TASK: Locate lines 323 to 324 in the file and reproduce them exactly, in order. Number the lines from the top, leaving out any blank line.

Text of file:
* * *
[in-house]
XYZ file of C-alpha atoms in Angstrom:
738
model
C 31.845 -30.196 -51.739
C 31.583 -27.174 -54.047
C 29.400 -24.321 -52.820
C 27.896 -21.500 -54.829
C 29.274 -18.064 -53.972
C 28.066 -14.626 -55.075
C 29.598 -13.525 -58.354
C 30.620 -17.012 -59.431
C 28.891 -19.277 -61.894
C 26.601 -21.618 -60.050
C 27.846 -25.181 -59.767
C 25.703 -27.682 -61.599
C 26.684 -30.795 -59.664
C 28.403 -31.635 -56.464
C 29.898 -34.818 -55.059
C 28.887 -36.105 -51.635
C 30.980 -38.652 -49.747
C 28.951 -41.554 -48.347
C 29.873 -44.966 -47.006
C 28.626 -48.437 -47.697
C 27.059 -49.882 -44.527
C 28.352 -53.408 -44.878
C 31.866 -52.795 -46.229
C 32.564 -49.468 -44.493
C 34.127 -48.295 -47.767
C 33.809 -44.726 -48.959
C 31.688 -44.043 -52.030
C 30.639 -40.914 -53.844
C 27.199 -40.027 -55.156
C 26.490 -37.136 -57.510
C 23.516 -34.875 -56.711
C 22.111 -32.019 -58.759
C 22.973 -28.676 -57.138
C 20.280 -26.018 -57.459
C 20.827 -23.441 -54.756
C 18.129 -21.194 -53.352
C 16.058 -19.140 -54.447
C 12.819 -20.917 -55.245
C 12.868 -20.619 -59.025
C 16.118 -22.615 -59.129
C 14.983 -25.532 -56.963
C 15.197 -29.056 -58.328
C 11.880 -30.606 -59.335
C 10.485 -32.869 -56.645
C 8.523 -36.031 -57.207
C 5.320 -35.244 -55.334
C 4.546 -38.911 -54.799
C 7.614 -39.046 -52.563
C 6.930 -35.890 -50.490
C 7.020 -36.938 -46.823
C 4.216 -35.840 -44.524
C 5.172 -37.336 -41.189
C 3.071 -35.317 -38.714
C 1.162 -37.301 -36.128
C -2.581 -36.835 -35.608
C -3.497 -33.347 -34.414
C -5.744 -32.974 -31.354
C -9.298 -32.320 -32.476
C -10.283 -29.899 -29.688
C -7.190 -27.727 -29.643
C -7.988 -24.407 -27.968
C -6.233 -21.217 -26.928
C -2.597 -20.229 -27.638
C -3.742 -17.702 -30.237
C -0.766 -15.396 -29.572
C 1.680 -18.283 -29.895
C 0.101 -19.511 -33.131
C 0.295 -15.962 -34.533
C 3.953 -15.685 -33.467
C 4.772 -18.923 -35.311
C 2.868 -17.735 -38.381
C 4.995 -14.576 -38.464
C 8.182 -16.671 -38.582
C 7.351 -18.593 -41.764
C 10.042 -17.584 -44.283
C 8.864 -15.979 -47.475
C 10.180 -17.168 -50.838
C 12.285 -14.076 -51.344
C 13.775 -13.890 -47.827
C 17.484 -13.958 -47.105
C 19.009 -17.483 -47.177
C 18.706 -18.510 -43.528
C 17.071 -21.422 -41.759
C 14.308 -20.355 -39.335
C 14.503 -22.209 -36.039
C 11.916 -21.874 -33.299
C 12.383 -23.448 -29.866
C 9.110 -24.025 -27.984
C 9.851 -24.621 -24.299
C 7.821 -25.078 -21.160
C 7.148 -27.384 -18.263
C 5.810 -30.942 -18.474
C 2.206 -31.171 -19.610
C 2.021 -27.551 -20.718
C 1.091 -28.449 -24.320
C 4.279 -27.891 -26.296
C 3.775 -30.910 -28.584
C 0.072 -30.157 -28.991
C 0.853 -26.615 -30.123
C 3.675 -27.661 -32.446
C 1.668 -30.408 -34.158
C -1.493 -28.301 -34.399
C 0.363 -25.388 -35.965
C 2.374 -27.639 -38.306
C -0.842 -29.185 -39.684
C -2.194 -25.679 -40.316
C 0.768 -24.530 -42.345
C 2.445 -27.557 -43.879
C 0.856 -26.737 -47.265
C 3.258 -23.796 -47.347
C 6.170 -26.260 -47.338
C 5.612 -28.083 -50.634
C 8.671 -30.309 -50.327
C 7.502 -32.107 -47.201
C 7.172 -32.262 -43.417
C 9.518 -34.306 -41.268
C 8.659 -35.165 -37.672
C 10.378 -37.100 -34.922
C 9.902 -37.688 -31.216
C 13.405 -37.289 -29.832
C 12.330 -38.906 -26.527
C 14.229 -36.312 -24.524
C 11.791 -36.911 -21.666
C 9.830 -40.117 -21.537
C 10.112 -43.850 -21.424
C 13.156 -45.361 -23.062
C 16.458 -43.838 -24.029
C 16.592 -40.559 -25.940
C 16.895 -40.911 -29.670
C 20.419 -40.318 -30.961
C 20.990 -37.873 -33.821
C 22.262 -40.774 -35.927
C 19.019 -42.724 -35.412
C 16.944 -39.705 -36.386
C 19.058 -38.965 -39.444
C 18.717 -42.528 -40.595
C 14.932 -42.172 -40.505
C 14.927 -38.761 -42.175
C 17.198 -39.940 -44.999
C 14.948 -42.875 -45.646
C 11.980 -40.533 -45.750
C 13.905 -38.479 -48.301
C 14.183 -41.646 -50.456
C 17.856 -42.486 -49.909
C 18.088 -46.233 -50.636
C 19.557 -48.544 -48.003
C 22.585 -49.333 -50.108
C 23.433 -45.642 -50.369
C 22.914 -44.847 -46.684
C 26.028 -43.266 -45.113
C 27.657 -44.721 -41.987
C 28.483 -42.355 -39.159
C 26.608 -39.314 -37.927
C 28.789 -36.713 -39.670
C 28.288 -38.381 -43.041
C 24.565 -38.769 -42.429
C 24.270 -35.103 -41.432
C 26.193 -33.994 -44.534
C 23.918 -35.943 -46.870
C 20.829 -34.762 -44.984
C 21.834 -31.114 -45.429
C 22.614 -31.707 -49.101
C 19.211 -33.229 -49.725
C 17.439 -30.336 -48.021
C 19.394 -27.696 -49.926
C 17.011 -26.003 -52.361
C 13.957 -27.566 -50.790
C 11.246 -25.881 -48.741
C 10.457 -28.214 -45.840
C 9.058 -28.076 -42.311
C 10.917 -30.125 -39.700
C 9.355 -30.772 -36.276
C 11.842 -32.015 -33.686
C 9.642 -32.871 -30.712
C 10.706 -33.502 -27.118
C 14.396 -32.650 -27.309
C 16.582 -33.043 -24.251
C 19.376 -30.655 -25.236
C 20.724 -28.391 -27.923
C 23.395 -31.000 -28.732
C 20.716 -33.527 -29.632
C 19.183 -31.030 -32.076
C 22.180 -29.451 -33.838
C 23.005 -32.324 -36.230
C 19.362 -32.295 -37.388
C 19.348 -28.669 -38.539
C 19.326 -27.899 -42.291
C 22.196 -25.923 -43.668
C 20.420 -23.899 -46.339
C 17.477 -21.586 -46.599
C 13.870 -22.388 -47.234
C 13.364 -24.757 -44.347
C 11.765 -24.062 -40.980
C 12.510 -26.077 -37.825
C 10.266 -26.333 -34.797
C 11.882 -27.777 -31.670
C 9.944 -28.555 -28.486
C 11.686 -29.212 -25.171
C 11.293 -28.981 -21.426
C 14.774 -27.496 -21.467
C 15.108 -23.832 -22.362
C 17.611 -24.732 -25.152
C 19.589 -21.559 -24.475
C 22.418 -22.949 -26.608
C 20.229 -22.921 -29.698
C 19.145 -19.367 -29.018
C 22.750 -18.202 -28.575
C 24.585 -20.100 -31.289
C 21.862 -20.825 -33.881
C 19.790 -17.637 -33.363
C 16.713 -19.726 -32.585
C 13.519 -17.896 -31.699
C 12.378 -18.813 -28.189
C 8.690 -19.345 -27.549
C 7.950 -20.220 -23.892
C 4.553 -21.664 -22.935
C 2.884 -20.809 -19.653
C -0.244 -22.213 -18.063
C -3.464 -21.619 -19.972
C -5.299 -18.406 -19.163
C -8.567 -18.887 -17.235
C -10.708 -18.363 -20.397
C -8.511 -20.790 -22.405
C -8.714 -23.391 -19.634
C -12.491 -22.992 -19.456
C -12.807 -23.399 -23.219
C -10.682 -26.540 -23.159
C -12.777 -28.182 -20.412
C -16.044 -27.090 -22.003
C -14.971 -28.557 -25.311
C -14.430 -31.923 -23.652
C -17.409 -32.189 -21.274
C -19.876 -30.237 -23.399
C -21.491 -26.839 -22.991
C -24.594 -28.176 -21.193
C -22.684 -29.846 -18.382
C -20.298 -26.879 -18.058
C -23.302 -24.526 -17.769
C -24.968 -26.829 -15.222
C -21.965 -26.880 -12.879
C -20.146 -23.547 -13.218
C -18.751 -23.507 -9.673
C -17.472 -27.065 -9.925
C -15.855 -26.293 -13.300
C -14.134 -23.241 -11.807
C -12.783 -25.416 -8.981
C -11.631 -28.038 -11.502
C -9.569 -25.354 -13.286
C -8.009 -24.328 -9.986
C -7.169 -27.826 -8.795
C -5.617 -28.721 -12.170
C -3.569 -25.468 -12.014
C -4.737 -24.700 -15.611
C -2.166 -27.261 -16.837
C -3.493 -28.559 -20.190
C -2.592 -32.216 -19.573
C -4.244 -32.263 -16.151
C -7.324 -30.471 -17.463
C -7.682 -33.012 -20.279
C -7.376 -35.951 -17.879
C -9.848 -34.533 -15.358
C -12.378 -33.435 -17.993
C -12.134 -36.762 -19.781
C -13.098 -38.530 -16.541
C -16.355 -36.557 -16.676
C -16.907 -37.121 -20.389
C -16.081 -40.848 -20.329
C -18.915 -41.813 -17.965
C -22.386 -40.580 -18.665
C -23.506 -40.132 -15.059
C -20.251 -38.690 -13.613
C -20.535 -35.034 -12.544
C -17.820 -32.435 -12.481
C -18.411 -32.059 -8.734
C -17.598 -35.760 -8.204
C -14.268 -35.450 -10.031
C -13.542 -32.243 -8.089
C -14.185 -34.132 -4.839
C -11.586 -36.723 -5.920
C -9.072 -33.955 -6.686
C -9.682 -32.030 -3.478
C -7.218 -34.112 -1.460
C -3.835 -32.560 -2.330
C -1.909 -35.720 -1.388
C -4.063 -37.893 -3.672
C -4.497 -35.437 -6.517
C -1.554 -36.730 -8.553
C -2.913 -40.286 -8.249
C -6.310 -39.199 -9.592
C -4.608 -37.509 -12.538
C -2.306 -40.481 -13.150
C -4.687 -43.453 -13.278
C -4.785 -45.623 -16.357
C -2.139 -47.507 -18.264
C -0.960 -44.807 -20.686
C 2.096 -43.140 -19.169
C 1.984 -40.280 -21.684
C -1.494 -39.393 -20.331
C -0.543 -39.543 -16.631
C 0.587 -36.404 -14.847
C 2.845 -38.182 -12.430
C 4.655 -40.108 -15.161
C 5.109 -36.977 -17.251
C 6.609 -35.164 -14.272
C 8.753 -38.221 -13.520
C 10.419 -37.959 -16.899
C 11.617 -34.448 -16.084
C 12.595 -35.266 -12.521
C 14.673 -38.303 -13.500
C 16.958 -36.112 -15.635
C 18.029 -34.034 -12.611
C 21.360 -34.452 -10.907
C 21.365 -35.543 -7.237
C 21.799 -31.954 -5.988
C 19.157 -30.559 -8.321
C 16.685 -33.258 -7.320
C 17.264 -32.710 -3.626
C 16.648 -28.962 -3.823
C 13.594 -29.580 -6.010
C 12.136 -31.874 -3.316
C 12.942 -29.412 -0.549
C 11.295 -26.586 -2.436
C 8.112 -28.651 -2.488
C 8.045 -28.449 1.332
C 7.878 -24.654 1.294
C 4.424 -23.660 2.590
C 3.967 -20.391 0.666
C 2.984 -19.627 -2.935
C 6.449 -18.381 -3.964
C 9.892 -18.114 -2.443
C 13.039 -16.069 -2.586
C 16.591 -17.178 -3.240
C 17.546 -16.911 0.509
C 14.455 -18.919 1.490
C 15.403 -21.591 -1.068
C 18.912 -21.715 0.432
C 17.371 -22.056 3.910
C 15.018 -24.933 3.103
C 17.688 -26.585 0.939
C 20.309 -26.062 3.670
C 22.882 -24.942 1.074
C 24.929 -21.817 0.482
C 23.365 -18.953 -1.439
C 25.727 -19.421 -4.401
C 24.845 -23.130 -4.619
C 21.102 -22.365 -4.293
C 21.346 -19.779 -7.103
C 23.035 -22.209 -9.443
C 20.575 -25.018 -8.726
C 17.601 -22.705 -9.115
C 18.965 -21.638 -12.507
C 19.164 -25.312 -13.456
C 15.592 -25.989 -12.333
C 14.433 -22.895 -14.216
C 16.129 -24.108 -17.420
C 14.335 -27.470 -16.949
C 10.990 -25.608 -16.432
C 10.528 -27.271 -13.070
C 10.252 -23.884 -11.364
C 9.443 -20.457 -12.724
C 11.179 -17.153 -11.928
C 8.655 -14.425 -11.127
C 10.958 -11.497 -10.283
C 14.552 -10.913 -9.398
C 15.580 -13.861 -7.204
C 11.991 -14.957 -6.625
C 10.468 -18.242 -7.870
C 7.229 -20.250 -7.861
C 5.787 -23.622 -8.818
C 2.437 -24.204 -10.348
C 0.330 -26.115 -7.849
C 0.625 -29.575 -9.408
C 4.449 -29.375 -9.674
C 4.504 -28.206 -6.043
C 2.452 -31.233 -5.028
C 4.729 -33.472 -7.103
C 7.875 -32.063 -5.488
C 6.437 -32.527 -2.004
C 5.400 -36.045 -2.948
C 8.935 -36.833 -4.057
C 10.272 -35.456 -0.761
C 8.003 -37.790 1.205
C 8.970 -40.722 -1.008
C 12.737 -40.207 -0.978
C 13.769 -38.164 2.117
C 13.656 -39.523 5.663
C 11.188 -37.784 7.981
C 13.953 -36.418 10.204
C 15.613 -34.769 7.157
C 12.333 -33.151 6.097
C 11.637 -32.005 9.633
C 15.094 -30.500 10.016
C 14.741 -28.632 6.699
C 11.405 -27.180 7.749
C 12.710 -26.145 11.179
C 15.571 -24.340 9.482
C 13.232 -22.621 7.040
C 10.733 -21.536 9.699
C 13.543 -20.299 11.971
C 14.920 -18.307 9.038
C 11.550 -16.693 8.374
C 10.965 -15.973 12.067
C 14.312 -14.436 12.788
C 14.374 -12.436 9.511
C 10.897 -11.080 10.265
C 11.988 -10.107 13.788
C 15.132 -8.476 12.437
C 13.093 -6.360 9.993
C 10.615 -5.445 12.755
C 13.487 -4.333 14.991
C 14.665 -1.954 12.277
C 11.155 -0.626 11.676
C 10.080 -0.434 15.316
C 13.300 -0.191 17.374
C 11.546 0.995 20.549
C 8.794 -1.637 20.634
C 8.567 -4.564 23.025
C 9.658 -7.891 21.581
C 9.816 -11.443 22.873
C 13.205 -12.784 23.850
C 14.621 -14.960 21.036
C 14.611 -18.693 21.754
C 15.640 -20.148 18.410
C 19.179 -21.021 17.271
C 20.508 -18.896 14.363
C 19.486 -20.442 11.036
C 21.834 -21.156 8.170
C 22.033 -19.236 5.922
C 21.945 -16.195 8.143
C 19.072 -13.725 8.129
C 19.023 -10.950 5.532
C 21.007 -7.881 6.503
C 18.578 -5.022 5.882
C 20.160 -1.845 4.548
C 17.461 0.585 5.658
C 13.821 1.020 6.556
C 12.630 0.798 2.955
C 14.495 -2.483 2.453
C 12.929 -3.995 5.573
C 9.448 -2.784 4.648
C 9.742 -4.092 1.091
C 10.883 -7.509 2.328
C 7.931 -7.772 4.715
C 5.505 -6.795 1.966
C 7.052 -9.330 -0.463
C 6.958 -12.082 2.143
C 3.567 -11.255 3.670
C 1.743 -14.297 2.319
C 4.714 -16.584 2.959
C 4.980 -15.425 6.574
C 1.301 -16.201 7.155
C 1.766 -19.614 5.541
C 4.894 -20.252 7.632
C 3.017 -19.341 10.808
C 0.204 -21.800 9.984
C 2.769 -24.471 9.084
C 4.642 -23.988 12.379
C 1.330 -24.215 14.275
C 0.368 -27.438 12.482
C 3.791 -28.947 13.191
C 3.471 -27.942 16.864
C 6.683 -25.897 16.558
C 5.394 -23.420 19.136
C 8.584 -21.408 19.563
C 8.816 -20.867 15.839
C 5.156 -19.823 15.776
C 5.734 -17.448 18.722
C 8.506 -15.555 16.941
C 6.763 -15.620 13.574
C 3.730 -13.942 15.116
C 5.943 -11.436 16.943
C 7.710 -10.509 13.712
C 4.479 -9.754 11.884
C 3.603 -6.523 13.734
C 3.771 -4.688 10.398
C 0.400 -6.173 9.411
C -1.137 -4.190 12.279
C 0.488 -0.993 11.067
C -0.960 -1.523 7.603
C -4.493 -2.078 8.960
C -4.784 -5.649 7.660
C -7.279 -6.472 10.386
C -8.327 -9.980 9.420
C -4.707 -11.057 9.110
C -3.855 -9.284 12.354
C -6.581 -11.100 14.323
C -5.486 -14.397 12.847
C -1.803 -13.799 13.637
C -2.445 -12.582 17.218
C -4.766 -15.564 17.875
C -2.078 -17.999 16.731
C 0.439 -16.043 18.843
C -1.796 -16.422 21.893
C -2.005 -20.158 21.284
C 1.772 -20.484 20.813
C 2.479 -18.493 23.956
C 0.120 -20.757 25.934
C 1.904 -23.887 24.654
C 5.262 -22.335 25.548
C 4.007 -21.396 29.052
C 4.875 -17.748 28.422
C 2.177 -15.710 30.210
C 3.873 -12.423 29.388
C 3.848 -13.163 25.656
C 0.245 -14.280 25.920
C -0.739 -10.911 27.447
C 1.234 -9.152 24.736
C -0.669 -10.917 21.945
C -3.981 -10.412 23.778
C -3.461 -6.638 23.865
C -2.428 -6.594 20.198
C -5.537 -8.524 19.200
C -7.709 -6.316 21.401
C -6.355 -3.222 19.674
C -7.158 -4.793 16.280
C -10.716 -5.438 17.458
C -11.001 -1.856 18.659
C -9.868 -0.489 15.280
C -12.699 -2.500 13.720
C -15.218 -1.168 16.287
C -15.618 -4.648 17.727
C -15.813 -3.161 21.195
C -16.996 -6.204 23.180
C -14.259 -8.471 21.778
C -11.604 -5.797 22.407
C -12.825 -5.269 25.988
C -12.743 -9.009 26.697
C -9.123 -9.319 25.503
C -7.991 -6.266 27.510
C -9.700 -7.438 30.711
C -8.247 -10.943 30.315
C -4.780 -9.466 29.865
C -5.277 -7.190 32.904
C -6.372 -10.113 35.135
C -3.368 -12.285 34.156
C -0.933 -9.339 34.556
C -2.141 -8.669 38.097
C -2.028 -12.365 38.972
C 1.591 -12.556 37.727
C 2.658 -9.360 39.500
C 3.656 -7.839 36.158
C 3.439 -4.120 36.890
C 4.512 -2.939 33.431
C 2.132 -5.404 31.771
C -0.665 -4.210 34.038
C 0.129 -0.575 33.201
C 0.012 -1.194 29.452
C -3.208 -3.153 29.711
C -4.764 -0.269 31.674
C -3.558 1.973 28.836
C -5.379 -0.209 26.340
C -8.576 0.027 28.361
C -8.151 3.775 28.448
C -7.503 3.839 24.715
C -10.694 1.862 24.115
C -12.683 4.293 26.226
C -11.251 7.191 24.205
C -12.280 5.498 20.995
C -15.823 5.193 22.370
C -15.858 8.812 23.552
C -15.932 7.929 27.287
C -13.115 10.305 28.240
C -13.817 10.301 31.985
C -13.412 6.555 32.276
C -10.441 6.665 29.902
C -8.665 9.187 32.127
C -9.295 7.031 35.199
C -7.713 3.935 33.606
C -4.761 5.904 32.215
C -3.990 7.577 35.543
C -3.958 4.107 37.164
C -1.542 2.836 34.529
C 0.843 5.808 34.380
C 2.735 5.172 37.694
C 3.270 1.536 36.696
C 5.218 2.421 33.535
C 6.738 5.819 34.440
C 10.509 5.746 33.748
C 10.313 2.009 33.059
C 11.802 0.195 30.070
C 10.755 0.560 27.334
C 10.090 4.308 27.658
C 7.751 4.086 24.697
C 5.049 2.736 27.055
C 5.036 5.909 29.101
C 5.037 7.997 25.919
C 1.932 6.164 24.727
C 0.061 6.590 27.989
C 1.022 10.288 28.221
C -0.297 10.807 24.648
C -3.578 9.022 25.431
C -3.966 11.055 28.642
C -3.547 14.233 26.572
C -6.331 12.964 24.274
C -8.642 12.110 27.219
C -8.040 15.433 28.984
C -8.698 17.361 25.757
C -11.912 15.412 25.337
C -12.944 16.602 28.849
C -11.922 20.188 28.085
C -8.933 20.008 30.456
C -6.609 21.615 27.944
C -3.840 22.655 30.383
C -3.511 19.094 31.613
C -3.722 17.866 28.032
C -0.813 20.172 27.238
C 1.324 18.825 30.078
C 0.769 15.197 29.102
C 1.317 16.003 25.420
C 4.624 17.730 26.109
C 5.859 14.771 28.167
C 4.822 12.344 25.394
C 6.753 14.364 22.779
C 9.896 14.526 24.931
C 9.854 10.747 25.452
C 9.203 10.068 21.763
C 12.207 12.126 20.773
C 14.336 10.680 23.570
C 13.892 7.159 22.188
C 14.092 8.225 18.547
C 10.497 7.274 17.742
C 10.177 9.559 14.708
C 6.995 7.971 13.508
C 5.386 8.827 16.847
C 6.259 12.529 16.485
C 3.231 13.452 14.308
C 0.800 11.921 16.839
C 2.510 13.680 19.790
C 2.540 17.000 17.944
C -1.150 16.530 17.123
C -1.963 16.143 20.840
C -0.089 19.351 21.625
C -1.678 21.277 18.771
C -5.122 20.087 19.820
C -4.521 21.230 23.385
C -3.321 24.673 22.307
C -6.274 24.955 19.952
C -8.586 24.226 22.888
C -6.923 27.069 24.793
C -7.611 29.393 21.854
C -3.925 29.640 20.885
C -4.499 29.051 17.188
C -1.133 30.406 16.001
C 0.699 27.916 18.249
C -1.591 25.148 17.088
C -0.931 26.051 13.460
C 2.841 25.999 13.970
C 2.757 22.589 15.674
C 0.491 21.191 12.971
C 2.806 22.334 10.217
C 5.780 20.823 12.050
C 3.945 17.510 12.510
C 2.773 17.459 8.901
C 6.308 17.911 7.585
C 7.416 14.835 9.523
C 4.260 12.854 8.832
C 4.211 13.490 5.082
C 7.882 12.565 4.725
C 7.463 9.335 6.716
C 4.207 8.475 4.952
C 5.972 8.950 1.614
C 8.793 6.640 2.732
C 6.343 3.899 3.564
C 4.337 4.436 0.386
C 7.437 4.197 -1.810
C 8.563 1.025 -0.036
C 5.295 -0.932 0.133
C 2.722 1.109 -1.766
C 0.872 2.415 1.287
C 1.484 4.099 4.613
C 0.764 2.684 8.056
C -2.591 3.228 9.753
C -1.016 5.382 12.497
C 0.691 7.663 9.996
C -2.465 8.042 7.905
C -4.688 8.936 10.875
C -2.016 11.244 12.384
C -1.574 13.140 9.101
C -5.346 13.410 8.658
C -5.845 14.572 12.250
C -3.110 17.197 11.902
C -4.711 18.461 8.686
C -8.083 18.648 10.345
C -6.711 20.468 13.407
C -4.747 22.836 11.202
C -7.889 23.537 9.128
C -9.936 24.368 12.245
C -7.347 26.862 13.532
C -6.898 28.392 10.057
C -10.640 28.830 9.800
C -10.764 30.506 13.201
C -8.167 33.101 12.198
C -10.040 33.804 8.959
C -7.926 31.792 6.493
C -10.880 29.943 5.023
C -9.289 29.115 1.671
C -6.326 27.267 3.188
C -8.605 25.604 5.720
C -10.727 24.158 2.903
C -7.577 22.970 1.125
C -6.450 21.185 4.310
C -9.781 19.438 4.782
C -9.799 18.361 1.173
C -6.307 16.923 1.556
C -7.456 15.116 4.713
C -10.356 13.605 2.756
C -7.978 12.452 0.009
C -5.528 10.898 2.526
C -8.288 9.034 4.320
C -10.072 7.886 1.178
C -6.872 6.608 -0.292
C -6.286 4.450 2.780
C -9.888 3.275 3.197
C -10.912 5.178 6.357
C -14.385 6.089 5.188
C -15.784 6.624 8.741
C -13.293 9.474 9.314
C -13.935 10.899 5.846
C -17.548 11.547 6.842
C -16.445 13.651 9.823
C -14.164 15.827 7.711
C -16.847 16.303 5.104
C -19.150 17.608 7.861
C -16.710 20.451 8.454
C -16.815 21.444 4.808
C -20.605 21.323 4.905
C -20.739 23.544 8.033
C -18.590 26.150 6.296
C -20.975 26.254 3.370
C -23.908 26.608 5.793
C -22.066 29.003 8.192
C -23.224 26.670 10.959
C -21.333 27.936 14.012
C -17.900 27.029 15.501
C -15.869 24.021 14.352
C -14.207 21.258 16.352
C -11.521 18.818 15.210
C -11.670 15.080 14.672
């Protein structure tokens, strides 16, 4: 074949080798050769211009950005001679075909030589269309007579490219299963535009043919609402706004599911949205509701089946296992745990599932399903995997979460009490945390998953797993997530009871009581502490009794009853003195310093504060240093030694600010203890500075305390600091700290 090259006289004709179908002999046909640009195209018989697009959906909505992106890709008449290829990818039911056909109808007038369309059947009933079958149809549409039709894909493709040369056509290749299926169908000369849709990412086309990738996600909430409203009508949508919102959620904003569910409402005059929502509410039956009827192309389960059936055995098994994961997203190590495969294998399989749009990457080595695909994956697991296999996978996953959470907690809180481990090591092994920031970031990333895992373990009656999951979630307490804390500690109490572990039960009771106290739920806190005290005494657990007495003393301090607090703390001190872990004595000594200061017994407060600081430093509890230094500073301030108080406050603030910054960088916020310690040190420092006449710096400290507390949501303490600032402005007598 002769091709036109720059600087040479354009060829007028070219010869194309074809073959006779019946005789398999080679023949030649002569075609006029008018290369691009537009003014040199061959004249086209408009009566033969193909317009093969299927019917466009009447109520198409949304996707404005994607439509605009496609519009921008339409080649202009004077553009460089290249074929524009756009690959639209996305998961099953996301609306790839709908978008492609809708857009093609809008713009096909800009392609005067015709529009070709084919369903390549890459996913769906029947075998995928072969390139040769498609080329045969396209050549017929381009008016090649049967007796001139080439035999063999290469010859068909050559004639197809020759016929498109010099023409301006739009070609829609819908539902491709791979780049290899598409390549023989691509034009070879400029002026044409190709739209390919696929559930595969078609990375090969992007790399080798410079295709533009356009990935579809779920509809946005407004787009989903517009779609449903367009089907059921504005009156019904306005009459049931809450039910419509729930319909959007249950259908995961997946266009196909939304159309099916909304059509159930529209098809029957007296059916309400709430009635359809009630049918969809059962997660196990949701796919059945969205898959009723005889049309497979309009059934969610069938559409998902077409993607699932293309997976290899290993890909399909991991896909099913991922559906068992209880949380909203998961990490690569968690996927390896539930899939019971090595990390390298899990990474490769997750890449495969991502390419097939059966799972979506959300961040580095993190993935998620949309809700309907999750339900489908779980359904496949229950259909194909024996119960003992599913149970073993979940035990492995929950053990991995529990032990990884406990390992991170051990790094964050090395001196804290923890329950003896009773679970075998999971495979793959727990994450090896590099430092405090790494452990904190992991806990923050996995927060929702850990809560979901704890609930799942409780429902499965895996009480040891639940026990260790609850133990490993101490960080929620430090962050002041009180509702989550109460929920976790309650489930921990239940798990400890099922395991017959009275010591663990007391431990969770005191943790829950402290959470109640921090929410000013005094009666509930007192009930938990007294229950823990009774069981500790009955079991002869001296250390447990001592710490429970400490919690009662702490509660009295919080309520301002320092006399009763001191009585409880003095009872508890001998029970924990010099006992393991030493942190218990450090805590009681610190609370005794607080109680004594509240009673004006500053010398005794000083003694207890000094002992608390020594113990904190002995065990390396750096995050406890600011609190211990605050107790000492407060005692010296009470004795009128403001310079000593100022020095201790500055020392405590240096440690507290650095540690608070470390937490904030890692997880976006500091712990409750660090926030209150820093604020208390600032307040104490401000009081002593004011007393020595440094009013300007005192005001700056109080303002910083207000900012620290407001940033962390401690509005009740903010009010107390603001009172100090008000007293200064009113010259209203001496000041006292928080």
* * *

C 13.594 -29.580 -6.010
C 12.136 -31.874 -3.316